This November (2022), the month of the holy souls, when holy Church remembers the faithful departed with a particular focus, the Titular Archbishop of Selsey has approved the creation of a Guild of Holy Souls for the benefit of the faithful attached to Old Roman missions and oratories.
By the sweat of your brow you shall eat bread, until you return to the ground, from which you were taken; For you are dust, and to dust you shall return.
Purpose of the Guild
The Guild of Holy Souls exists to encourage and facilitate prayer for the repose of the souls of all the faithful departed and to provide assistance to Old Romans desirous of a traditional Catholic burial.
In today’s contemporary society where cremation and other forms of disposal have become common place, a need exists to provide assistance for those who would prefer a traditional Catholic burial for themselves or their loved ones. The Guild of Holy Souls seeks to provide advice, guidance and practical assistance to such persons as well as pray for the souls of their loved ones.
A traditional Catholic funeral consists of three main parts: the Vigil (sometimes called the “Wake”), the Requiem Mass, and the Burial and informal after-burial gatherings. If anyone wants to eulogize the deceased, the Vigil or, especially, the after-burial gathering are the times to do it; eulogies are not permitted at the traditional Requiem Mass.
It is a Spiritual Work of Mercy to pray for the dead
We do not want you to be unaware, brothers, about those who have fallen asleep, so that you may not grieve like the rest, who have no hope. For if we believe that Jesus died and rose, so too will God, through Jesus, bring with him those who have fallen asleep.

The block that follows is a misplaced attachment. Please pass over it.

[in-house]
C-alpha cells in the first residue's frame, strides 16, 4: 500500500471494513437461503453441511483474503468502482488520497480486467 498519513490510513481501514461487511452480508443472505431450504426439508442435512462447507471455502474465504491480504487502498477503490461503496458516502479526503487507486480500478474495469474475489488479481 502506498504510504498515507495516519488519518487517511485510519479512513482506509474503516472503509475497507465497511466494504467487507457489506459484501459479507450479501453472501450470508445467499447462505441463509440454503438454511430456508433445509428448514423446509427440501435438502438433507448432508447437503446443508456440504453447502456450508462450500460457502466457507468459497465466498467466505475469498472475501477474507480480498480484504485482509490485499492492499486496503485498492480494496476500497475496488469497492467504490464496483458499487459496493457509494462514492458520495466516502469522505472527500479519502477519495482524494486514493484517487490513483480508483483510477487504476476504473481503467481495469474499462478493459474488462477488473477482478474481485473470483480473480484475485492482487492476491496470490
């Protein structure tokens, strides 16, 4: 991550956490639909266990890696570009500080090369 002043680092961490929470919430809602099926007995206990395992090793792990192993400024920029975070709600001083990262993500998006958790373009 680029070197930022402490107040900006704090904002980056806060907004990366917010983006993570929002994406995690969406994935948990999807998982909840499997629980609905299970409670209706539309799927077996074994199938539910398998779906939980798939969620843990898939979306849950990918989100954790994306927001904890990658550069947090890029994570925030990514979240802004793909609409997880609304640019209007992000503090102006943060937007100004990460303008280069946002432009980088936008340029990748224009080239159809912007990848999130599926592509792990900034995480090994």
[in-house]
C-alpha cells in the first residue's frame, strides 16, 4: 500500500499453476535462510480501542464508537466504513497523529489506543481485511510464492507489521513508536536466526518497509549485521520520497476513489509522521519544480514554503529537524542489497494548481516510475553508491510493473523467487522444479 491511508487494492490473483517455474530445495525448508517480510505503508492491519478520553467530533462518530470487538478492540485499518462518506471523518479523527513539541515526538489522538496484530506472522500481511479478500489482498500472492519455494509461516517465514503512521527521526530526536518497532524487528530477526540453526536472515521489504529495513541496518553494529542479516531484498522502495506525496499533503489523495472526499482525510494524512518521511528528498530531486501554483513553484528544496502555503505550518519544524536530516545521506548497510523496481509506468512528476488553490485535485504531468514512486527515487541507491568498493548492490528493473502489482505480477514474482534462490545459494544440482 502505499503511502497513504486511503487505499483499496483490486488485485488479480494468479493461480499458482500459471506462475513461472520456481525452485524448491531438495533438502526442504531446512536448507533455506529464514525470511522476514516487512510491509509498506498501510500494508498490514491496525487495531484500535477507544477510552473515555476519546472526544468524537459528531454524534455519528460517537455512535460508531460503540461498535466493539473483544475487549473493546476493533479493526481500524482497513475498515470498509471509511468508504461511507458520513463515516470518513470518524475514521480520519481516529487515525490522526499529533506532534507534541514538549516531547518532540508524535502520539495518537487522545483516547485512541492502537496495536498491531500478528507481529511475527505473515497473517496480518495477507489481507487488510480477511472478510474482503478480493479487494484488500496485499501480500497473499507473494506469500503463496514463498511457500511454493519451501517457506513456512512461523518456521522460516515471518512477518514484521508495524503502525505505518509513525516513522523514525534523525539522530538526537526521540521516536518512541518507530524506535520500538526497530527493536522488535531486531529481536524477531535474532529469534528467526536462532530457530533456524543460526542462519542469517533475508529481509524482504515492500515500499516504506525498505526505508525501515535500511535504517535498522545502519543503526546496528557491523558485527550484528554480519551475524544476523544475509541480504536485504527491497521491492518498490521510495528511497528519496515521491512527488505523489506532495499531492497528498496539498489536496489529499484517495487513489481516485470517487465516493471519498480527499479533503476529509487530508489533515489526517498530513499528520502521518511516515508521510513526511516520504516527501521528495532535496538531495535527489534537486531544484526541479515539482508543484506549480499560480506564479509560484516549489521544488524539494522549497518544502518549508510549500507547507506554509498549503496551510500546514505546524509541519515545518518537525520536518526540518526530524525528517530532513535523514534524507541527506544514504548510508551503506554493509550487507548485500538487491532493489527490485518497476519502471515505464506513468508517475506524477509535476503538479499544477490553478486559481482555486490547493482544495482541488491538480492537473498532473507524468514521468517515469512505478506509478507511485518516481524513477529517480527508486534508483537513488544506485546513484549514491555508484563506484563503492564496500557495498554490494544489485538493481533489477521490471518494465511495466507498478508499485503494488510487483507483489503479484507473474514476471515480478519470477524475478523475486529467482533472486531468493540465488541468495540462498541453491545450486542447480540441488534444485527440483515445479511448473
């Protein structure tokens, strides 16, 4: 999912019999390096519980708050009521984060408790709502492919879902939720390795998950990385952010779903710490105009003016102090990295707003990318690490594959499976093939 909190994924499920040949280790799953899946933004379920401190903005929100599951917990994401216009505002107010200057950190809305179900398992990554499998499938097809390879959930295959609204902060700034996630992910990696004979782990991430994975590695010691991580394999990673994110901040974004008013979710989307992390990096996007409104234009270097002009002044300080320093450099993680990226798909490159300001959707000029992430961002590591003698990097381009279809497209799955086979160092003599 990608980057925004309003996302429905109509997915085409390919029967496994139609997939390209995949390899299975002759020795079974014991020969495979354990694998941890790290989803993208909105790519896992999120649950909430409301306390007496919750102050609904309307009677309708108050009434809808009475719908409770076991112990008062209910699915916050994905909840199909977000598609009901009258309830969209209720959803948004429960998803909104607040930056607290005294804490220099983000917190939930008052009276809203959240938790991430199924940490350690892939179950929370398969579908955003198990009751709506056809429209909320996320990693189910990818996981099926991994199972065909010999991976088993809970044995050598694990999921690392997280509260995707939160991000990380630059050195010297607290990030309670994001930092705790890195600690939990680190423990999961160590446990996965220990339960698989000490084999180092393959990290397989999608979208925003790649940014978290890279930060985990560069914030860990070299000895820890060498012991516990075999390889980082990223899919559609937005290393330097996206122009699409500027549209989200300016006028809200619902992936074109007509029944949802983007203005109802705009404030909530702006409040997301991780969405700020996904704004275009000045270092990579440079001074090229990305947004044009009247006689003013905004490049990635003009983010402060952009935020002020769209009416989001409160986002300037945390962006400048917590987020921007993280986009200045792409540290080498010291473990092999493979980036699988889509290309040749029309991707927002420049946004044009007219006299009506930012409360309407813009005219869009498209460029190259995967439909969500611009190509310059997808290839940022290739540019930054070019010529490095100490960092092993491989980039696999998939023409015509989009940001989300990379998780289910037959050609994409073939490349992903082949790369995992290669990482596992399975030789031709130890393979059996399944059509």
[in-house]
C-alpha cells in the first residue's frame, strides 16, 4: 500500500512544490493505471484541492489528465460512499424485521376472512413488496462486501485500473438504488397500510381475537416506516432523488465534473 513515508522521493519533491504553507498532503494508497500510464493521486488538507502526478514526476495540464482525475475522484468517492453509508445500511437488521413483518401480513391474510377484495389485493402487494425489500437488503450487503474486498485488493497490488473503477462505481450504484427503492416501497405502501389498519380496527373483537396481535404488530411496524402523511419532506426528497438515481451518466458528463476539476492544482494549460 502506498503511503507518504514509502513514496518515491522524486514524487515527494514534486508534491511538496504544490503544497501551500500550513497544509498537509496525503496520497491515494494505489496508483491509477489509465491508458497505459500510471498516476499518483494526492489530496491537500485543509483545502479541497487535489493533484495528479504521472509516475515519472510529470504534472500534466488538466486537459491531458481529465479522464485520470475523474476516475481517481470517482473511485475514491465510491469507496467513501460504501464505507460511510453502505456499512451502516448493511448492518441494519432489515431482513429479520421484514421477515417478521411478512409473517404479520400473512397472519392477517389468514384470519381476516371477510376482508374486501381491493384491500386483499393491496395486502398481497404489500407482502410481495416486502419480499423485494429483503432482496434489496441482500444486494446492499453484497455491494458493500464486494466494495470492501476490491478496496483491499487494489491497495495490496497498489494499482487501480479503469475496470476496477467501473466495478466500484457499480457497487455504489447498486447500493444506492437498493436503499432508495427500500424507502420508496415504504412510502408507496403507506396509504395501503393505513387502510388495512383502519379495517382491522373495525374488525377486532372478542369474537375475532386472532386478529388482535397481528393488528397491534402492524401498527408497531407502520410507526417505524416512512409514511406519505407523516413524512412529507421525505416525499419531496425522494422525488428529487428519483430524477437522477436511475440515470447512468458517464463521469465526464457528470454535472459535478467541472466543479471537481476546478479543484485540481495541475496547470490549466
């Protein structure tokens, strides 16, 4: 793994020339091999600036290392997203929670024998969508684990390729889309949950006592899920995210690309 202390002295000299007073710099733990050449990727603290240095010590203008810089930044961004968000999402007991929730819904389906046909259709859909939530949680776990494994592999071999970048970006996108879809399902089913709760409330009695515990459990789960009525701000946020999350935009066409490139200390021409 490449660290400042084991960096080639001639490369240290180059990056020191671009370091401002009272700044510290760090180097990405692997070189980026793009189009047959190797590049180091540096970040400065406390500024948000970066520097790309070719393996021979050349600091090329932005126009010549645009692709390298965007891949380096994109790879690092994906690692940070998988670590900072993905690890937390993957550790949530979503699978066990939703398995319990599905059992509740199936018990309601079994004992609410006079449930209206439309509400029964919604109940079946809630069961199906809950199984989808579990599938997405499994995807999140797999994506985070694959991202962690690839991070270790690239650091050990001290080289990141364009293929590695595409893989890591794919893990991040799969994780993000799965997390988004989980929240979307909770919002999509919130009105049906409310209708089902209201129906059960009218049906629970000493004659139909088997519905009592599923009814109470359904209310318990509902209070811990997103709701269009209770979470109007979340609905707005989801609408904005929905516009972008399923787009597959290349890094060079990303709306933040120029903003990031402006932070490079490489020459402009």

1 Thess 4:13-14
If Catholics pray for those still on earth, why not continue to pray for them after they die? Some Christians would reply that immediately after death, you go directly to heaven or to hell. If you’re in heaven, you have no need of prayers. If you’re in hell, prayers will do you no good. In short, they don’t pray for the dead because they don’t believe, as Catholics do, in purgatory.
Sacred Scripture and Tradition affirm that God’s ultimate intention is for us to become perfect, as He is perfect, to become like Him so that we can know, love, and enjoy Him fully in heaven forever (see Matthew 5:48, Hebrews 12:14; 1 John 3:2–3). In fact, heaven simply wouldn’t be heaven unless those who lived there had been perfected. If we were to bring along with us all the sins and weaknesses we have in this life, we would be just as miserable in heaven as we are on earth — for all eternity!